As a young child, Karis Tompkins learned how to compete -- not that she had much of a choice in the matter. Growing up outside of Pittsburgh with her parents and an older brother, Tompkins had to learn to fend for herself when she went up against the rest of her clan. "We are very competitive in our family when it comes to games," says Tompkins, who is now the chief development officer at Passage Home, a North Carolina-based nonprofit community development corporation.
But while other family members were willing to take a run at her in games like "Dictionary" -- also known as Balderdash -- there was one game in which she went unchallenged. "No one in my family would play me in Boggle, because I would always win," she says.
Tompkins ended up looking beyond her family circle for worthy opponents. In the process, she earned the right to represent her grade school in Boggle tournaments that matched her up against other school champions. Even outside her home, Tompkins was tough to beat, winning local Pennsylvania Boggle tournaments three years in a row.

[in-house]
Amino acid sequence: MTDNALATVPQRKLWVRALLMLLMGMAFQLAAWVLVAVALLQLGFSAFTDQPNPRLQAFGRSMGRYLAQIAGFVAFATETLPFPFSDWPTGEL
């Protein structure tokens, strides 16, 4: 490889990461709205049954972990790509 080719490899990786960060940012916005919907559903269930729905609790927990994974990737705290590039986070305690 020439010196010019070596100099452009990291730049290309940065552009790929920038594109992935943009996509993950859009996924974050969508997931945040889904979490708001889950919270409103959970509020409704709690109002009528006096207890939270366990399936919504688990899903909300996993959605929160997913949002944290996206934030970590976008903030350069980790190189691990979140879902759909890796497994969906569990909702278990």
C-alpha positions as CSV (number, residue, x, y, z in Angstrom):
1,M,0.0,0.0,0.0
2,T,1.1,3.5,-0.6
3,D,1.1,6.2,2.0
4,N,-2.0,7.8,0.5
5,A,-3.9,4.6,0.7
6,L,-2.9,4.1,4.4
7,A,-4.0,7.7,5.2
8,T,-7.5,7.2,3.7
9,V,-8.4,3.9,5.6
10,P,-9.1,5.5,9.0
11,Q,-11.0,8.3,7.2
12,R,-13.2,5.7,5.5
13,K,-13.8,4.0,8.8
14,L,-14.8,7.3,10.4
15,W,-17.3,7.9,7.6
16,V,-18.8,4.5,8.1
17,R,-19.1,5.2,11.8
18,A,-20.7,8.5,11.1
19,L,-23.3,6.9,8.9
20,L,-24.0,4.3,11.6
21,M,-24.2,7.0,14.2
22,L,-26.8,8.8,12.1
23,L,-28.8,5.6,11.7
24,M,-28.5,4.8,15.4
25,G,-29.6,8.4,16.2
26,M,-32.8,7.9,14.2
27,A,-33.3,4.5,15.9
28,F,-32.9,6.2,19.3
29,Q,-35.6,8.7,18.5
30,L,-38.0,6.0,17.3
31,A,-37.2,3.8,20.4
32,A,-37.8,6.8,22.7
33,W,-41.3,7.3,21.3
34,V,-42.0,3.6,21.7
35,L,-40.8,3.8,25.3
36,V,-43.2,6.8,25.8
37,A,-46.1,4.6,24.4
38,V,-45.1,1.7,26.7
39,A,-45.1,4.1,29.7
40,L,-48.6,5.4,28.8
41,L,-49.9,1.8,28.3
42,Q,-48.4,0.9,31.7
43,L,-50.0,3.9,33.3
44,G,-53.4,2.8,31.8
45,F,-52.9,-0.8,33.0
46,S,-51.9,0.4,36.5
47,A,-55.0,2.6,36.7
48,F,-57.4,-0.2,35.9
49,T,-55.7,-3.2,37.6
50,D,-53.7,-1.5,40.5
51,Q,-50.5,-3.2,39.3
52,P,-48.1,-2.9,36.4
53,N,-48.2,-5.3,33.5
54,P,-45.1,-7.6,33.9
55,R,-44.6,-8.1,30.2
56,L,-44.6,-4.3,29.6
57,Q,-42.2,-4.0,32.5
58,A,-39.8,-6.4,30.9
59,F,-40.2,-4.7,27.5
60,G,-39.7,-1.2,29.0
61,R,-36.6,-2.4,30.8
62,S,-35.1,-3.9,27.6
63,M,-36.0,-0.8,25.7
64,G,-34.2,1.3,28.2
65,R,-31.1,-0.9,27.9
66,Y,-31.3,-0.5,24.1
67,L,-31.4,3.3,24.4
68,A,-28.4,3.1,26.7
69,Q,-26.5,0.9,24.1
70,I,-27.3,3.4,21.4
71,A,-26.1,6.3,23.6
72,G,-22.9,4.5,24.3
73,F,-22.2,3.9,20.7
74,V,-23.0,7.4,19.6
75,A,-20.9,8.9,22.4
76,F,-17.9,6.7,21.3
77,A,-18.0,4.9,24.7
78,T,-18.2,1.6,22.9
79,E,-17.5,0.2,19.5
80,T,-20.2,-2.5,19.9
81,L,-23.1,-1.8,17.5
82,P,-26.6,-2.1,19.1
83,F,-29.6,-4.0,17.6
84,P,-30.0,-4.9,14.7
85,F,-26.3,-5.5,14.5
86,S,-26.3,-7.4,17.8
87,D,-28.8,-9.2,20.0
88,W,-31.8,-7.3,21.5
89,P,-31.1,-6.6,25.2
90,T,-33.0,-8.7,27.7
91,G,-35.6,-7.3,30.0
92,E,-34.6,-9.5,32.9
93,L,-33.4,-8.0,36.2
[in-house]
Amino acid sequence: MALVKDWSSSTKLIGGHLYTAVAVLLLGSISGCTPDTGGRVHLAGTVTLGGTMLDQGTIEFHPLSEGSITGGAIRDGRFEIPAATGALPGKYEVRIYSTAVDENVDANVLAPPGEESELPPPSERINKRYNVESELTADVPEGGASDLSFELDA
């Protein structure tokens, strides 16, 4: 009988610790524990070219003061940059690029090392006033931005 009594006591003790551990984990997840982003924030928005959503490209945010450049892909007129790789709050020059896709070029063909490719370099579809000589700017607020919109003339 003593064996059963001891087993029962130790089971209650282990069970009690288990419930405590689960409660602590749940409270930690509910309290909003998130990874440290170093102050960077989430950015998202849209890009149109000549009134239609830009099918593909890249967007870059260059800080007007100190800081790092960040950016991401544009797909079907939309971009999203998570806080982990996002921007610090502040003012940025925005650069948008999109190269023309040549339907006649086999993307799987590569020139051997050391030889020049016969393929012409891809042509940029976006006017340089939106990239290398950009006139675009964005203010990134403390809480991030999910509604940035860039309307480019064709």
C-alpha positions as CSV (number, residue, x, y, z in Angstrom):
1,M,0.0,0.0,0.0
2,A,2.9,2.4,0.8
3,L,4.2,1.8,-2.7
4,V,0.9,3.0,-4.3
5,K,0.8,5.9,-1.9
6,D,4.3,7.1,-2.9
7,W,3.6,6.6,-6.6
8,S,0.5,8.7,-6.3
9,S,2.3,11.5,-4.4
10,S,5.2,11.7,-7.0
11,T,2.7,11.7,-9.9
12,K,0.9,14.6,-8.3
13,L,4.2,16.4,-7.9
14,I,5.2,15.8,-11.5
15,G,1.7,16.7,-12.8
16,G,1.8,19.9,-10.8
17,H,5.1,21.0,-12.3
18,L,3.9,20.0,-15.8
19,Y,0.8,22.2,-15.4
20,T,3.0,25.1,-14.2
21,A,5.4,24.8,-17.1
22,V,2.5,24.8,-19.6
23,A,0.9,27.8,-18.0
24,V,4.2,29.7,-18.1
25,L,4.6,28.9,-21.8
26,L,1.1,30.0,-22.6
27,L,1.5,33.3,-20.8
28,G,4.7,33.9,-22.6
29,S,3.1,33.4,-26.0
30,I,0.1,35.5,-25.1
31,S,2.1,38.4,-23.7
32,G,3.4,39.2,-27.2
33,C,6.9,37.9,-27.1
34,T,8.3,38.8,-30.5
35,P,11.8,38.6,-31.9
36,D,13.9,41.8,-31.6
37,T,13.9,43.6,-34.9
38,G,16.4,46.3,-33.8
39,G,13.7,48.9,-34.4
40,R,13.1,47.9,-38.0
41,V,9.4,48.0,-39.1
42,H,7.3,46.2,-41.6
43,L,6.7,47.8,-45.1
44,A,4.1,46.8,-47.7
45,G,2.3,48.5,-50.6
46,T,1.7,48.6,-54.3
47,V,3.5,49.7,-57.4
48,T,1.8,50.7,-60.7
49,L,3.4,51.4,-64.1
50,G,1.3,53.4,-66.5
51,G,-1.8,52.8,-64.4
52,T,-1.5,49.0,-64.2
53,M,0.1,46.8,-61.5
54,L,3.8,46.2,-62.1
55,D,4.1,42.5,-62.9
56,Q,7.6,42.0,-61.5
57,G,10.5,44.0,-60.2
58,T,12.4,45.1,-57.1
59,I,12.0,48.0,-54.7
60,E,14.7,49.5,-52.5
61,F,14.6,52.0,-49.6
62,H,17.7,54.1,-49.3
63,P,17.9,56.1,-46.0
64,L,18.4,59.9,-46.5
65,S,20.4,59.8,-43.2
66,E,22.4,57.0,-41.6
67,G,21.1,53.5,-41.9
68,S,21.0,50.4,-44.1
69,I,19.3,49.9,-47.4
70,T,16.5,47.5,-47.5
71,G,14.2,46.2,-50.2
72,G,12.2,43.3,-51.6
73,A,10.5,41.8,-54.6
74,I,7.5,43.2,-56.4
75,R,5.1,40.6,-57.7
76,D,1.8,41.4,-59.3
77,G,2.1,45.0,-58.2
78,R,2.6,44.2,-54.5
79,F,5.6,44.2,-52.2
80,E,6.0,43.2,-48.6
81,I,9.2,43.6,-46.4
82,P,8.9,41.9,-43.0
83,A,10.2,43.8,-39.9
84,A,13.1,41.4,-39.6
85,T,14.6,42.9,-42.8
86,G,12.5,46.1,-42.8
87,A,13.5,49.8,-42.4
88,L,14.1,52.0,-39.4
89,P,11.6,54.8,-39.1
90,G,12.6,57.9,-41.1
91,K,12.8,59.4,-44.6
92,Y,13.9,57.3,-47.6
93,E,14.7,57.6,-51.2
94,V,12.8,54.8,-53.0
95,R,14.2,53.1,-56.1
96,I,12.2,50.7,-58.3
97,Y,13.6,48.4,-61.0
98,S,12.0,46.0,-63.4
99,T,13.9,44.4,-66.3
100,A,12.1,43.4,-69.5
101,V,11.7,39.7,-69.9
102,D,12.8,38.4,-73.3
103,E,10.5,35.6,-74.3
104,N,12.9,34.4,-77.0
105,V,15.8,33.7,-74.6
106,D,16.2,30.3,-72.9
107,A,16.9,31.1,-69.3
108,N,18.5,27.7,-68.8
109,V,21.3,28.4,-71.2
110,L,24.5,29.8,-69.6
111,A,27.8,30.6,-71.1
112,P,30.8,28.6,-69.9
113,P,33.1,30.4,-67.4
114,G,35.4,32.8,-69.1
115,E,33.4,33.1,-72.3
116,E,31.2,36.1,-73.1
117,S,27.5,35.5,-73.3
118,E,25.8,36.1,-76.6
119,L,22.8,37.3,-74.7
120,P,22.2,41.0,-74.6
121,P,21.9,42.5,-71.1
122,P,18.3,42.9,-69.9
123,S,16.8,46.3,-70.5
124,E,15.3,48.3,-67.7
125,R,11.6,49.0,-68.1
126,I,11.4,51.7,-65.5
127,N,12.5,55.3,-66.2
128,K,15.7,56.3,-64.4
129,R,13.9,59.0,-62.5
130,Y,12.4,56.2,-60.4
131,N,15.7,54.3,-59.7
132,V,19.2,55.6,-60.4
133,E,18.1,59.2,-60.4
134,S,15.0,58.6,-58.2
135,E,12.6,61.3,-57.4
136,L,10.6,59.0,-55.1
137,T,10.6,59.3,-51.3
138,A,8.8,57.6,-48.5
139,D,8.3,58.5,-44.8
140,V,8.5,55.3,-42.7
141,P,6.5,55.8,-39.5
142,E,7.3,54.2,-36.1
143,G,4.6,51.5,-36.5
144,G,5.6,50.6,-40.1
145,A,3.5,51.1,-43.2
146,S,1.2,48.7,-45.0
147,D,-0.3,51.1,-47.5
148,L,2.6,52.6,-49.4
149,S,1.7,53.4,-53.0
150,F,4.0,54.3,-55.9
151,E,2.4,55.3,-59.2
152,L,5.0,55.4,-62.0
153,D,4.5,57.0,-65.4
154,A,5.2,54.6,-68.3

Boggle has been a platform for competition of all sorts since its invention in the 1970s. The game, which is made by Hasbro, is about one thing: finding as many words as possible from a jumble of 16 letters in just 3 minutes [source: Trani]. (As of this writing, Hasbro planned to rename the game Scrabble Boggle in 2012, as it becomes part of the Scrabble family of word games.)
For Tompkins, who was a devoted player in her youth, the skills Boggle helped her acquire have been helpful throughout her life. It was especially beneficial, she says, in preparing her for timed tests, a staple of any curriculum. "Boggle helped with thinking on my feet, time management and making quick decisions," she says.
Of course, before you can reap the positive benefits of Boggle, you've got to learn the rules.